Most people know Peter Drucker through his books and articles. But Drucker was also a great speaker, especially in the classroom, where his students would sit rapt, listening as he pulled facts from his encyclopedic mind and shared insights on countless subjects. This side of the "father of modern management" is captured in The Drucker Lectures, (McGraw-Hill, 2010). Edited by Rick Wartzman, executive director of the Drucker Institute and a columnist for Bloomberg Businessweek, The Drucker Lectures features 33 of his most important talks. The earliest was delivered in 1943. The latest were given at Claremont Graduate University in 2003, two years before Drucker died. The excerpt below, on "The Future of the Corporation," comes from one of those final lectures.
Our topic today is: What are results? And that sounds like a very simple topic, but I've been working on it now for quite some time, and it's becoming worse and worse and more complicated. And so I hope you will forgive me when I don't make sense because there are some areas where I know I don't make sense but I haven't worked my way through.
We have moved into a society of organizations. And what all of them have in common—maybe more or less for the first time—is that they have results only on the outside. If one of you has to go to the hospital, you couldn't care less whether the nurses are satisfied. The result you care about is a cured patient, not a satisfied nurse. And a cured patient is one who leaves under his own steam and doesn't come back. That's a result. And the same is true of all the organizations in our society of organizations.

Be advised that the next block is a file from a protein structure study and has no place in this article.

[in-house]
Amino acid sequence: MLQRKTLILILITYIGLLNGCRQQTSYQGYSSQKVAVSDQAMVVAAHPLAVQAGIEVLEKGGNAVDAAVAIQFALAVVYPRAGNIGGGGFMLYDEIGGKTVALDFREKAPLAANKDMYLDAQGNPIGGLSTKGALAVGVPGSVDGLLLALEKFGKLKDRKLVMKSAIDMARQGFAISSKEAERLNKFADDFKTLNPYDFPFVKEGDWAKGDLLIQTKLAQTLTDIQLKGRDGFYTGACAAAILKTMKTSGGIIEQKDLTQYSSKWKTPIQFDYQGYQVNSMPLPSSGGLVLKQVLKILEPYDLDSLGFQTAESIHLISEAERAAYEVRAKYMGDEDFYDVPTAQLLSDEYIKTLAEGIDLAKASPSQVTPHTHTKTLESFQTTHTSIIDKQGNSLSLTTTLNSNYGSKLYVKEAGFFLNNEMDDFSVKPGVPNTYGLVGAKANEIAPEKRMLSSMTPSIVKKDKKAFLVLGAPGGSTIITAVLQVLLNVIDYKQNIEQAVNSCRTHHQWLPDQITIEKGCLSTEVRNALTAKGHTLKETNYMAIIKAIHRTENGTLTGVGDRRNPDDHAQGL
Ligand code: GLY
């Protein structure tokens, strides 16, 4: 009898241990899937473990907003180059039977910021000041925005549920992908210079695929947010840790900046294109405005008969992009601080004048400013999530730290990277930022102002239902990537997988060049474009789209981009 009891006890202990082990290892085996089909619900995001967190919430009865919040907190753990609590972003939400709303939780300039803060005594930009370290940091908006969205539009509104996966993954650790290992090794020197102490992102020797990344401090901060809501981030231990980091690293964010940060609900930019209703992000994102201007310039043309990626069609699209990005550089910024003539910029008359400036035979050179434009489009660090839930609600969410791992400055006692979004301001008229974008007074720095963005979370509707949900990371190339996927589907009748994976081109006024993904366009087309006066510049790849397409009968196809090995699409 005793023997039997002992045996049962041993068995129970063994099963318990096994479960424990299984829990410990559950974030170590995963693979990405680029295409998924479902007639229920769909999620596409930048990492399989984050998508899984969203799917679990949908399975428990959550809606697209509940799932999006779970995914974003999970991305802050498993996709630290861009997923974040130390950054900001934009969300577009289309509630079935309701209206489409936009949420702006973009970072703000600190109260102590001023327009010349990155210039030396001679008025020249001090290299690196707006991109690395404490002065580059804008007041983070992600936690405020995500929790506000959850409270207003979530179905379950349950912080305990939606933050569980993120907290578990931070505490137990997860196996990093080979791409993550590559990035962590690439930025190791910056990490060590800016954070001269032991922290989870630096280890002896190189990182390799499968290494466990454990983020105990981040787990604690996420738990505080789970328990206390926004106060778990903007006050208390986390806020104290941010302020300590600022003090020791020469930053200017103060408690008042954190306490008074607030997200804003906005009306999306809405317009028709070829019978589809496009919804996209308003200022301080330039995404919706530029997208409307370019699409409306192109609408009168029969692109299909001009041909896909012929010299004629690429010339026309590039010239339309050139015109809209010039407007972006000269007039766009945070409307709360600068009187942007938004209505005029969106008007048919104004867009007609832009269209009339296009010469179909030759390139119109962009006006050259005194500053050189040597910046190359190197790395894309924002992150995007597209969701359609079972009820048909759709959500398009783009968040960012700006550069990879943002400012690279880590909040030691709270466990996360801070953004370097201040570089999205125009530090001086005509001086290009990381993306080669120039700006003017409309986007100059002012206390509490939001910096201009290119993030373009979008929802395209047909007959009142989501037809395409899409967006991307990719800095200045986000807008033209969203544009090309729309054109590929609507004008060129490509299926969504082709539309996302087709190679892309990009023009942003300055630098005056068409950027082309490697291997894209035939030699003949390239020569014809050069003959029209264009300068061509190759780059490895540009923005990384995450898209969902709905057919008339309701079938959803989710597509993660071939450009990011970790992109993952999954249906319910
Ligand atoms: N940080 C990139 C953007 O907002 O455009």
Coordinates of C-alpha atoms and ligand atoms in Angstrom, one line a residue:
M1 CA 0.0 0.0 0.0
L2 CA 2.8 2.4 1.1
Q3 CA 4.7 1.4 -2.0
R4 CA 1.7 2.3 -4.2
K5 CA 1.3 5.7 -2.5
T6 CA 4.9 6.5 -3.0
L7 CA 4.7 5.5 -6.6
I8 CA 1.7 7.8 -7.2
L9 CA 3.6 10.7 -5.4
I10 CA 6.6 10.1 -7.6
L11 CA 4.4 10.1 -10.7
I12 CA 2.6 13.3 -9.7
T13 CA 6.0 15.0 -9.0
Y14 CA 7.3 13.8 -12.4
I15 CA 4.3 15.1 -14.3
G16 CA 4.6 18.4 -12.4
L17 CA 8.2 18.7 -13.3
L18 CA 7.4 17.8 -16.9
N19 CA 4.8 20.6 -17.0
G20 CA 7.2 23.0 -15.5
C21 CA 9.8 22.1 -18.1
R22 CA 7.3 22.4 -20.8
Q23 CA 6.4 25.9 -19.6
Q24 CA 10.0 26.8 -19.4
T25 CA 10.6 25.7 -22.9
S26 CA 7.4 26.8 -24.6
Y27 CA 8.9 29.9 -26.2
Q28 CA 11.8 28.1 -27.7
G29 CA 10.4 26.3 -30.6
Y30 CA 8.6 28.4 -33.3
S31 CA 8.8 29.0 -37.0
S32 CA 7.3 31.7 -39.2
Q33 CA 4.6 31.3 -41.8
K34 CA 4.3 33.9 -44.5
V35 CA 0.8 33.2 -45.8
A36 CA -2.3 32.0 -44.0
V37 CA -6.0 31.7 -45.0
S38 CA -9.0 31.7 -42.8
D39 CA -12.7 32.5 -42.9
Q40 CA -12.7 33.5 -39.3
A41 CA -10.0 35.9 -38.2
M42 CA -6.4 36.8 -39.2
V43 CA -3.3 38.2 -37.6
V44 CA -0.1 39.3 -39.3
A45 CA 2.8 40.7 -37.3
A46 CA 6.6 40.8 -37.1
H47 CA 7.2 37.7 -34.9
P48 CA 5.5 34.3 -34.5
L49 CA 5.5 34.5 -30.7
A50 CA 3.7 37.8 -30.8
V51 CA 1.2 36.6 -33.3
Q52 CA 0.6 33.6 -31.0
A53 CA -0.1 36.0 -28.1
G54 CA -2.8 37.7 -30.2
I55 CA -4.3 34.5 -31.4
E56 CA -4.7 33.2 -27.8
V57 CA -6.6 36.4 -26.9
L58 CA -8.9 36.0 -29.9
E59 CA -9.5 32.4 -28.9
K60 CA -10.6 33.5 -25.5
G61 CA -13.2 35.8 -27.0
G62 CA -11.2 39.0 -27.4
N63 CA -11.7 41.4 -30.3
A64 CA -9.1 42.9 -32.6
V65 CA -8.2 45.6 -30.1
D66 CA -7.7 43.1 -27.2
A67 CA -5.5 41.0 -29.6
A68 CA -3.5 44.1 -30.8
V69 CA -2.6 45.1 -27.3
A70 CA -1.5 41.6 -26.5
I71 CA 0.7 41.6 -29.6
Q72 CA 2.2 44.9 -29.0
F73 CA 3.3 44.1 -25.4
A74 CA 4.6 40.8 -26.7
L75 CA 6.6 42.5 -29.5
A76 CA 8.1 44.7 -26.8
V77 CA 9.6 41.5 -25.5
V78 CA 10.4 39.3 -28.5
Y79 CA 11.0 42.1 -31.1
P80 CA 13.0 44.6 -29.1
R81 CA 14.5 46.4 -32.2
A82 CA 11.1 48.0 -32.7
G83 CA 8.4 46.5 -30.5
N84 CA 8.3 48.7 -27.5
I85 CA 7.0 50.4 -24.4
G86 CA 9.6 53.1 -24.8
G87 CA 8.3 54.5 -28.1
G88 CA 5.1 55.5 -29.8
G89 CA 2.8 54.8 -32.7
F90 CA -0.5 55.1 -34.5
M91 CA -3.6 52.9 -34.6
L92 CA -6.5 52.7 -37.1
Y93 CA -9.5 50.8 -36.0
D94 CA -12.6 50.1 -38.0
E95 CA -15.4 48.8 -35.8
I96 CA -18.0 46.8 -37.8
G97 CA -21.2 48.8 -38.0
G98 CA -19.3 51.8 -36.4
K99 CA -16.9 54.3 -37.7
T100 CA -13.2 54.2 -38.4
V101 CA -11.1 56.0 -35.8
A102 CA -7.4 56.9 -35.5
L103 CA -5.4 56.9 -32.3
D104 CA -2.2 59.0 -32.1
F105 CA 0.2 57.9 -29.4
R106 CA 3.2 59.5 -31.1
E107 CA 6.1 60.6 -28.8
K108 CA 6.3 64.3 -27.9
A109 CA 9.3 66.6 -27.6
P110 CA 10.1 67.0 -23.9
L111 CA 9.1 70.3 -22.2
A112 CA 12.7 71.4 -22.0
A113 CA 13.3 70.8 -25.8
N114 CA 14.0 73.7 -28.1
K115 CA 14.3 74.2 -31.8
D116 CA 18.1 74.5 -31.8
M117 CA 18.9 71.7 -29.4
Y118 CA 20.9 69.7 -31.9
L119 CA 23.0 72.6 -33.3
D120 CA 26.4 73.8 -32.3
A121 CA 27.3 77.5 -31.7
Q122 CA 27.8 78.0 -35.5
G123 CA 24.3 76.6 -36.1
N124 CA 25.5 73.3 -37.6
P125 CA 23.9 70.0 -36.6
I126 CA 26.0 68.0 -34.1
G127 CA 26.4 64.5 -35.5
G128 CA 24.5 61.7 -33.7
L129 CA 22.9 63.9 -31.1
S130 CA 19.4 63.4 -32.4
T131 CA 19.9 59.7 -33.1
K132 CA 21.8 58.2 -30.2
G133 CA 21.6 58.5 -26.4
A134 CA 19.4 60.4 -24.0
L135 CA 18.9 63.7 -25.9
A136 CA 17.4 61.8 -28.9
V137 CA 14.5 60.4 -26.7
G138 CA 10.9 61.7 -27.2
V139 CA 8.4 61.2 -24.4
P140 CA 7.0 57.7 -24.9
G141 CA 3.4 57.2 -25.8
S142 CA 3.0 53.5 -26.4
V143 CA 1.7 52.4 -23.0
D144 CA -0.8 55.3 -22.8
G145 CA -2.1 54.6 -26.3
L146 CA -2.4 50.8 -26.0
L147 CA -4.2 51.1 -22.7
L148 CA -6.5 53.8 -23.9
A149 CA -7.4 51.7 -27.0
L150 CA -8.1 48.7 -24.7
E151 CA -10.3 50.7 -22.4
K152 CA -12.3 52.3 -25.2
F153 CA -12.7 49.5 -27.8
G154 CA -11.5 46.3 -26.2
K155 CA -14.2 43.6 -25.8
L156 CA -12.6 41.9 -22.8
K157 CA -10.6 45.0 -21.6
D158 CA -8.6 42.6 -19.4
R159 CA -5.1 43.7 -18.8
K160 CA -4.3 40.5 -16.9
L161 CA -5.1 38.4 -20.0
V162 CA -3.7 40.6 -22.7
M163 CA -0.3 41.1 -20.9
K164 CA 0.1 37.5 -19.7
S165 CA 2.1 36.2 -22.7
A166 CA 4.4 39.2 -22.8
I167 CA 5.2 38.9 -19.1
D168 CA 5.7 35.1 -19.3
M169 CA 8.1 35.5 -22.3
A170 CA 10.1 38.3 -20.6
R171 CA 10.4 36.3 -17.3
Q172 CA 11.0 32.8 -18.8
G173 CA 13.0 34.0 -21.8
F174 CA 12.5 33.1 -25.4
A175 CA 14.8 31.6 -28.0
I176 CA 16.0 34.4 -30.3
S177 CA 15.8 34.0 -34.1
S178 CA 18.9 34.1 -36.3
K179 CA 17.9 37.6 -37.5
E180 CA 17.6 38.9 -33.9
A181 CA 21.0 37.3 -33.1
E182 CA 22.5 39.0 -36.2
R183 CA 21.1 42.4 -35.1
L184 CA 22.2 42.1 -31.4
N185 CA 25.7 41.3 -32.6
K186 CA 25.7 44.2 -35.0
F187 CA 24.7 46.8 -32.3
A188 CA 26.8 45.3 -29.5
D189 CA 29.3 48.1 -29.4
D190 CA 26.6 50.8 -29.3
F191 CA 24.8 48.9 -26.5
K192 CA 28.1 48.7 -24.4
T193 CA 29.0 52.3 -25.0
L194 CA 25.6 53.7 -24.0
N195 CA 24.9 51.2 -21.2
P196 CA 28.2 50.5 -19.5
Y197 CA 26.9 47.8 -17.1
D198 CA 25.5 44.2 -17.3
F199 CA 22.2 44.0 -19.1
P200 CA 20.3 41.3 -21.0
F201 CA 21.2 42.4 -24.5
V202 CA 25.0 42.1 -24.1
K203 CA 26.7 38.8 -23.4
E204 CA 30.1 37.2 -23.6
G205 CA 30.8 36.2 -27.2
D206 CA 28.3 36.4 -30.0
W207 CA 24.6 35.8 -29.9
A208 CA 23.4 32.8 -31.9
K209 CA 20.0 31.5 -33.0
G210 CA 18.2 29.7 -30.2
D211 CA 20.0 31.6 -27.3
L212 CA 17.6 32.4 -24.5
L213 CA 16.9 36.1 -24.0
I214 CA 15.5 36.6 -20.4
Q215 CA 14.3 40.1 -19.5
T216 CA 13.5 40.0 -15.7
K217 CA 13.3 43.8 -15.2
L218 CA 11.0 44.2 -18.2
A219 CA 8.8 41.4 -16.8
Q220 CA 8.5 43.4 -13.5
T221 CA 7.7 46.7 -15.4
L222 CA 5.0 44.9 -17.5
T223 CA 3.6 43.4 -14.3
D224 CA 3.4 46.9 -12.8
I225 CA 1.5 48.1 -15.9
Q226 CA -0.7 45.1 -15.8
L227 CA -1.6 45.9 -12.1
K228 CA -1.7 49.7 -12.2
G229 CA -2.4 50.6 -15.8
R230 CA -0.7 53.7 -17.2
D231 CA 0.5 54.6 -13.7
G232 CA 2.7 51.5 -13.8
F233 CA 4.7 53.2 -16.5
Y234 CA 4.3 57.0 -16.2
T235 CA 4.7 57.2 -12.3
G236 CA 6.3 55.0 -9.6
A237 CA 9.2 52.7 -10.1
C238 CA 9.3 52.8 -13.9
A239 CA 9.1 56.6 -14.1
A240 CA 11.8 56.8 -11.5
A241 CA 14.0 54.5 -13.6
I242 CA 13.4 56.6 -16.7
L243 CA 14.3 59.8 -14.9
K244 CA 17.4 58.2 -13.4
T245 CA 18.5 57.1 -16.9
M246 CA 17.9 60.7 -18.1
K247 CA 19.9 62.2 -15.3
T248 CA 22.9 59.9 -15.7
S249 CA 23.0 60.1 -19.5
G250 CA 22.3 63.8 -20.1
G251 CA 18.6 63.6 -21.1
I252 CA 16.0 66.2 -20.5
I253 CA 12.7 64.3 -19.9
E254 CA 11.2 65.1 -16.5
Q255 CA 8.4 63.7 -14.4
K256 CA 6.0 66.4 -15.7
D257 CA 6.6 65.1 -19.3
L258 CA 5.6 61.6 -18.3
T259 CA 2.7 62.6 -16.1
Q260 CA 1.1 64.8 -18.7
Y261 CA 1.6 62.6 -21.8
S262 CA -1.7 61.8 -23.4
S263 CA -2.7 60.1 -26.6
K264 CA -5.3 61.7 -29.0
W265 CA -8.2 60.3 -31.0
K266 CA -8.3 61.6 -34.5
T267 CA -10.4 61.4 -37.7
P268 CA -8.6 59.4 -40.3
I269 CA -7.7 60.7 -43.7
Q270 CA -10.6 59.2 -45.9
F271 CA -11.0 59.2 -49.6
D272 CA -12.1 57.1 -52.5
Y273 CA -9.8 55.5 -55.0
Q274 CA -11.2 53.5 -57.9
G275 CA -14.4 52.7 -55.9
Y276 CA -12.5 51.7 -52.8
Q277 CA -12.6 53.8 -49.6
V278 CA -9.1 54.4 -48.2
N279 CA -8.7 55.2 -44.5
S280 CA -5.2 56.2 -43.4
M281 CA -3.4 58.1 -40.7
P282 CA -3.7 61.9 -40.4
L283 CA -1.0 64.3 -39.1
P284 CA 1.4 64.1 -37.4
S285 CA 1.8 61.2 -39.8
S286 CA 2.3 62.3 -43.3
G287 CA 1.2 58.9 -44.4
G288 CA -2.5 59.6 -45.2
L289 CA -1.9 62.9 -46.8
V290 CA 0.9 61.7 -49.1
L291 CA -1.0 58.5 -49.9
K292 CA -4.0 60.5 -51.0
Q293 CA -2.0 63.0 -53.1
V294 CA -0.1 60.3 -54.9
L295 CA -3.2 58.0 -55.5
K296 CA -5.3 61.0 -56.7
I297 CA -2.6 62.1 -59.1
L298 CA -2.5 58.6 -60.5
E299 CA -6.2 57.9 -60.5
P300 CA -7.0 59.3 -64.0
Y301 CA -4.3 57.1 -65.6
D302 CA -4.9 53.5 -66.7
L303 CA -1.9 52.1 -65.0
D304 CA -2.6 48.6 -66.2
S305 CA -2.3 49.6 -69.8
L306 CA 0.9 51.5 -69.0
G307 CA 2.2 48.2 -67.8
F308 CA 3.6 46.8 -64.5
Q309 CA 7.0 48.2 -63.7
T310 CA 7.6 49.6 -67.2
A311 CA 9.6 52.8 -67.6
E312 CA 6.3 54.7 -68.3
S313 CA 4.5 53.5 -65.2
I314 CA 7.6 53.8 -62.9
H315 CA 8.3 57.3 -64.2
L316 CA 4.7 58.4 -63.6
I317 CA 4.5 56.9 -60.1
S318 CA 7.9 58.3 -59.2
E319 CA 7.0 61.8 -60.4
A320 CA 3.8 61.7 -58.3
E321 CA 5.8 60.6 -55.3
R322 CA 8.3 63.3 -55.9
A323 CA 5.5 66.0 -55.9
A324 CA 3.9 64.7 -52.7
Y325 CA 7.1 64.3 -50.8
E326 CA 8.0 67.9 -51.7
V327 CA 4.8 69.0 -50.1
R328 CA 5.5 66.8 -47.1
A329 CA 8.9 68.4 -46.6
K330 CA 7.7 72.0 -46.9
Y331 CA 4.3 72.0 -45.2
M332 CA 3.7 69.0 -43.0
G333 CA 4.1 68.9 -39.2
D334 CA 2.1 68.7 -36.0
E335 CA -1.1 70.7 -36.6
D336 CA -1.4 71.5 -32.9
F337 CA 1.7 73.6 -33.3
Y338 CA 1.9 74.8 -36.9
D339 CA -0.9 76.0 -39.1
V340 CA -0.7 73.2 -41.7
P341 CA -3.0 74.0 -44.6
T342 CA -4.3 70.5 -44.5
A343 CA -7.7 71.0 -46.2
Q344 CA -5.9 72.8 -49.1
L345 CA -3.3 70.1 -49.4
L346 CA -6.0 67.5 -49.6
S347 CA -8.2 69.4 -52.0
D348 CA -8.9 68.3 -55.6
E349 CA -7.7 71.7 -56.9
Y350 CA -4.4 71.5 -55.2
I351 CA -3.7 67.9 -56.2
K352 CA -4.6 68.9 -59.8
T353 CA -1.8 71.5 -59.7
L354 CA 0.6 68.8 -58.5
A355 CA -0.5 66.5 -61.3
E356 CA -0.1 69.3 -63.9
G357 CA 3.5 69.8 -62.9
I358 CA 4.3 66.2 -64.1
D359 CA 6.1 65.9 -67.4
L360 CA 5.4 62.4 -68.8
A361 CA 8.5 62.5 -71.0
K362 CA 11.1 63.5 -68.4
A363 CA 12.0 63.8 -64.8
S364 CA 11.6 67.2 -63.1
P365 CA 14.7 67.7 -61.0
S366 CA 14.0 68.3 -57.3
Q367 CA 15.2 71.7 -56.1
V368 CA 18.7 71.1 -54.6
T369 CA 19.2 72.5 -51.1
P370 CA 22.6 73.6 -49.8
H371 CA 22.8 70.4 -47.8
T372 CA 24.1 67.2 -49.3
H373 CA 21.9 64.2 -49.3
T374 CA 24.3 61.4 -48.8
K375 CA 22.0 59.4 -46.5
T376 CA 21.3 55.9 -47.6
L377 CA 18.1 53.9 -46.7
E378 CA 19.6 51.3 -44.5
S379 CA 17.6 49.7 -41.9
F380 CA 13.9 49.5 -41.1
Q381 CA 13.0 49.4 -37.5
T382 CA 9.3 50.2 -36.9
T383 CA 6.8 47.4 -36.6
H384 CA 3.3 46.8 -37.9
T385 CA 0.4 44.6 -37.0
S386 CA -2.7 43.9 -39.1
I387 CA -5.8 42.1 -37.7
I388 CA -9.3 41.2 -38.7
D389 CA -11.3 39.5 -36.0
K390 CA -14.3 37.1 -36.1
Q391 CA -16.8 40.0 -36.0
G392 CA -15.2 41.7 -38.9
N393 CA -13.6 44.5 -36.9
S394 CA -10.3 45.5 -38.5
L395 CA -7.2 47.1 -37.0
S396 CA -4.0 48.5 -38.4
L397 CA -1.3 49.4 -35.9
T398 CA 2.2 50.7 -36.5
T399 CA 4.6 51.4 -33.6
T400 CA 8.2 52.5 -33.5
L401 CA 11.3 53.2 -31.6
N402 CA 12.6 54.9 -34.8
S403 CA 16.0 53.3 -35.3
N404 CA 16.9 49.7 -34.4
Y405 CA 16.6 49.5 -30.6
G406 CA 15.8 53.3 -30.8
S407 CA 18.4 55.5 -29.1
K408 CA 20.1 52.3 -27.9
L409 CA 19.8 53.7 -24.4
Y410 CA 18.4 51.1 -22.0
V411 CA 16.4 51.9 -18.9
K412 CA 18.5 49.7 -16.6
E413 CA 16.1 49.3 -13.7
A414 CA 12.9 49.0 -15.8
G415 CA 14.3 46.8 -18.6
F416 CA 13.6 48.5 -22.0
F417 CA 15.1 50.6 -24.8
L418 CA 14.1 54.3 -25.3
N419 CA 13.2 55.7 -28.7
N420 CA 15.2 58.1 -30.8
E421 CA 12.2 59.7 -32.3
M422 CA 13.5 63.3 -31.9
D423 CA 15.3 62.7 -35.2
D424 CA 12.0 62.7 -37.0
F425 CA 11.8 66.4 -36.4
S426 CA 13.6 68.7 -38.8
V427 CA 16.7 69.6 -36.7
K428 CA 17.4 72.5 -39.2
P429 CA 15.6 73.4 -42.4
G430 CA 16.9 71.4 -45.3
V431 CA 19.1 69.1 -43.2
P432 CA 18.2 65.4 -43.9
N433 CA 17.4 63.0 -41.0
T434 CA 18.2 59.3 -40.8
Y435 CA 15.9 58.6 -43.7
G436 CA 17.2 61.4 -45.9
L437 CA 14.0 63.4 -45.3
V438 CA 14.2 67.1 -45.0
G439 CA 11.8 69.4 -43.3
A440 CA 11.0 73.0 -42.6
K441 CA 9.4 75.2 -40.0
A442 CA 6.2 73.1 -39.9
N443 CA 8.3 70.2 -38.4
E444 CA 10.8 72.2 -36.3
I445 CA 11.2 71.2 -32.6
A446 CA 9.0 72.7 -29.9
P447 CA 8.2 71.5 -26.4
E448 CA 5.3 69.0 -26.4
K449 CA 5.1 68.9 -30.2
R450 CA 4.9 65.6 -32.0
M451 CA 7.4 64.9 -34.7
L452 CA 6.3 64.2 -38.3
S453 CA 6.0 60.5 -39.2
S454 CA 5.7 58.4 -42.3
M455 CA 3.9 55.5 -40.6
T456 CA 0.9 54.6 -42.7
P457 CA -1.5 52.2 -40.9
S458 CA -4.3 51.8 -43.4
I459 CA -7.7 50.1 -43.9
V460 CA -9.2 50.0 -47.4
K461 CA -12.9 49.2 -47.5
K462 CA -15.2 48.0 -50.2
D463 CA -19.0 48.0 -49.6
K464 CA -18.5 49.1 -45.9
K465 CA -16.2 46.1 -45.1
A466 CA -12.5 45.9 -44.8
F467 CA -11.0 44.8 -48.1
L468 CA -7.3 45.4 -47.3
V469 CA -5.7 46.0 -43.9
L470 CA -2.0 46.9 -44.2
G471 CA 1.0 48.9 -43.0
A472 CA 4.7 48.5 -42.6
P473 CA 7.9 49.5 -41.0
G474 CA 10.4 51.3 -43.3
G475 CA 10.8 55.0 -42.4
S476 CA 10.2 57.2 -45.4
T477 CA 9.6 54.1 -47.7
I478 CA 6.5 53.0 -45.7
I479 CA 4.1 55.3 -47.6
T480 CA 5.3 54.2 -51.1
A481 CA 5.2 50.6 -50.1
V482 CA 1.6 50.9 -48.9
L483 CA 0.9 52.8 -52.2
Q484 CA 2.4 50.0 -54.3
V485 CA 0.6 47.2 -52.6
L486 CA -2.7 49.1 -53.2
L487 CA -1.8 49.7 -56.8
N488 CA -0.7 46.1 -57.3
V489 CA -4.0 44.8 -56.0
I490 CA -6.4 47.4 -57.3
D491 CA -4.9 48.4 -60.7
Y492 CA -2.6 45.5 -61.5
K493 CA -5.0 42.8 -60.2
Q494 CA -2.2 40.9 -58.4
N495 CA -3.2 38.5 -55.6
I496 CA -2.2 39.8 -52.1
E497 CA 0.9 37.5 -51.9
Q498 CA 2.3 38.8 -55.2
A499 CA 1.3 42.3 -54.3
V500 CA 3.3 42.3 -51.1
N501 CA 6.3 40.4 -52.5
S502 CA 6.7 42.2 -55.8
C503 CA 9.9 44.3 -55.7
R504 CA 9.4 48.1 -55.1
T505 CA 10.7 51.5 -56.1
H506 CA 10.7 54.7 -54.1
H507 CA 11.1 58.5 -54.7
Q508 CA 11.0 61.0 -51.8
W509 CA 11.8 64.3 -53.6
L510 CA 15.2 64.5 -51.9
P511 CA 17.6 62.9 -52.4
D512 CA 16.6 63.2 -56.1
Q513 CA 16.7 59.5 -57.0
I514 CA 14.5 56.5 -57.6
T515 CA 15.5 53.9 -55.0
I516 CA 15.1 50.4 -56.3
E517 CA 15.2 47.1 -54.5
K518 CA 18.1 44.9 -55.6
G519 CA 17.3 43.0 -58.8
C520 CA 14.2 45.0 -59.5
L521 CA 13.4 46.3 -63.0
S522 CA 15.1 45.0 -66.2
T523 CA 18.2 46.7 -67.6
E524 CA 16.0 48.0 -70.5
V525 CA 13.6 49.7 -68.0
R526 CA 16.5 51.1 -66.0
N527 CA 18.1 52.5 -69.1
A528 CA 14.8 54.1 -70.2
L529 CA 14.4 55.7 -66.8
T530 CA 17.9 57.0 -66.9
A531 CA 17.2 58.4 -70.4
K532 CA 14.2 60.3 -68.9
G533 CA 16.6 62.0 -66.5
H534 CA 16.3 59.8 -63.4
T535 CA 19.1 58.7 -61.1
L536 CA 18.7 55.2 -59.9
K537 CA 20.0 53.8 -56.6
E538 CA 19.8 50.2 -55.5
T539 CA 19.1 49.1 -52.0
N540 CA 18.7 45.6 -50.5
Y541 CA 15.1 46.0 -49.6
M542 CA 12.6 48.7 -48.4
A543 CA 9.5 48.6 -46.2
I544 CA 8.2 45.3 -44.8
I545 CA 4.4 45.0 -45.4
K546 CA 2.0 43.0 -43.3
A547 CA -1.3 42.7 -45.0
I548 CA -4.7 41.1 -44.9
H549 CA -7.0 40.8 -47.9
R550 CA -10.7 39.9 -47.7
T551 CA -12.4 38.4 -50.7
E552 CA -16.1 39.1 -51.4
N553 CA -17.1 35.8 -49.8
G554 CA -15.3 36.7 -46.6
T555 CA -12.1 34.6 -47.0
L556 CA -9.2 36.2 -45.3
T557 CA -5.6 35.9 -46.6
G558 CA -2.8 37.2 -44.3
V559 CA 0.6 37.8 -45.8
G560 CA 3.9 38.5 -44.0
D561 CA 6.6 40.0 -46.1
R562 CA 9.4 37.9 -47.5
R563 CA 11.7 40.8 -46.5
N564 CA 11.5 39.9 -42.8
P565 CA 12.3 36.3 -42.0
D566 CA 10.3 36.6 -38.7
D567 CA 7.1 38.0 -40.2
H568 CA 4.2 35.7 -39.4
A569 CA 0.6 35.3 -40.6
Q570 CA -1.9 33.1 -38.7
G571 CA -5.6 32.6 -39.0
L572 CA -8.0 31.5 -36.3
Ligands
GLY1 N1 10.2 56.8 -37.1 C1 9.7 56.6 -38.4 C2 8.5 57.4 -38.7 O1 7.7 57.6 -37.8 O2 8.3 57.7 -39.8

And yet when you look at what we have been writing about and thinking about in management, including all that I have done, we have looked really only at the inside. It makes no difference whether you take an early work like my book The Practice of Management [published in 1954] or [Harvard Business School professor] Michael Porter's books on strategy. They look from the inside out, and they really talk about organizing the inside of an organization.
And so if you want to have an understanding of what management is and what management does, you have to start with results on the outside. In many cases, it's not easy to define results. I've been working with some excellent Midwestern colleges. But what are their results? Is it how many people get into Harvard Law School? That's probably a minus. Or tell me what the bottom line is for the Girl Scouts or for a church. You'd be surprised how difficult it is.